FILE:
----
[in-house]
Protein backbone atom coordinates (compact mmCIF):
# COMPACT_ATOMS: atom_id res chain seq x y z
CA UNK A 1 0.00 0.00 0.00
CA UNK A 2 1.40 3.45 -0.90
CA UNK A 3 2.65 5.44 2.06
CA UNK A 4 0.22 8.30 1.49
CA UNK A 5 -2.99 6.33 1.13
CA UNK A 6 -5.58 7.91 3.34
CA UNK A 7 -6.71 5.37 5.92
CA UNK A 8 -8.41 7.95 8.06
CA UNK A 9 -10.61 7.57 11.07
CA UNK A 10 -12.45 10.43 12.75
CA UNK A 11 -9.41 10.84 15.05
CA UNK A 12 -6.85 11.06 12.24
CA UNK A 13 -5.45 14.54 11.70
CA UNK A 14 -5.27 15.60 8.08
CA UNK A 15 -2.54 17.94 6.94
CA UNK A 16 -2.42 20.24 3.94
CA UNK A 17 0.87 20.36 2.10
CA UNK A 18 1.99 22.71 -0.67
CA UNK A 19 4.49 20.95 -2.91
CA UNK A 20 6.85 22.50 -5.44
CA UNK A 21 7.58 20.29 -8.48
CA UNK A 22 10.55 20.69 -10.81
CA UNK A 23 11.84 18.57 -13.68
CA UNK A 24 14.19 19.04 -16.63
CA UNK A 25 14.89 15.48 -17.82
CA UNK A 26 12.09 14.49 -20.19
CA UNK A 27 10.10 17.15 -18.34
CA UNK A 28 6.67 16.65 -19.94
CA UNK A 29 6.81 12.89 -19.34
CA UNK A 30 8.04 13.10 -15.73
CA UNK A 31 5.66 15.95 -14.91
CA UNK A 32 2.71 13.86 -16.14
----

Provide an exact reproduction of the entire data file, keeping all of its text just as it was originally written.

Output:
[in-house]
Protein backbone atom coordinates (compact mmCIF):
# COMPACT_ATOMS: atom_id res chain seq x y z
CA UNK A 1 0.00 0.00 0.00
CA UNK A 2 1.40 3.45 -0.90
CA UNK A 3 2.65 5.44 2.06
CA UNK A 4 0.22 8.30 1.49
CA UNK A 5 -2.99 6.33 1.13
CA UNK A 6 -5.58 7.91 3.34
CA UNK A 7 -6.71 5.37 5.92
CA UNK A 8 -8.41 7.95 8.06
CA UNK A 9 -10.61 7.57 11.07
CA UNK A 10 -12.45 10.43 12.75
CA UNK A 11 -9.41 10.84 15.05
CA UNK A 12 -6.85 11.06 12.24
CA UNK A 13 -5.45 14.54 11.70
CA UNK A 14 -5.27 15.60 8.08
CA UNK A 15 -2.54 17.94 6.94
CA UNK A 16 -2.42 20.24 3.94
CA UNK A 17 0.87 20.36 2.10
CA UNK A 18 1.99 22.71 -0.67
CA UNK A 19 4.49 20.95 -2.91
CA UNK A 20 6.85 22.50 -5.44
CA UNK A 21 7.58 20.29 -8.48
CA UNK A 22 10.55 20.69 -10.81
CA UNK A 23 11.84 18.57 -13.68
CA UNK A 24 14.19 19.04 -16.63
CA UNK A 25 14.89 15.48 -17.82
CA UNK A 26 12.09 14.49 -20.19
CA UNK A 27 10.10 17.15 -18.34
CA UNK A 28 6.67 16.65 -19.94
CA UNK A 29 6.81 12.89 -19.34
CA UNK A 30 8.04 13.10 -15.73
CA UNK A 31 5.66 15.95 -14.91
CA UNK A 32 2.71 13.86 -16.14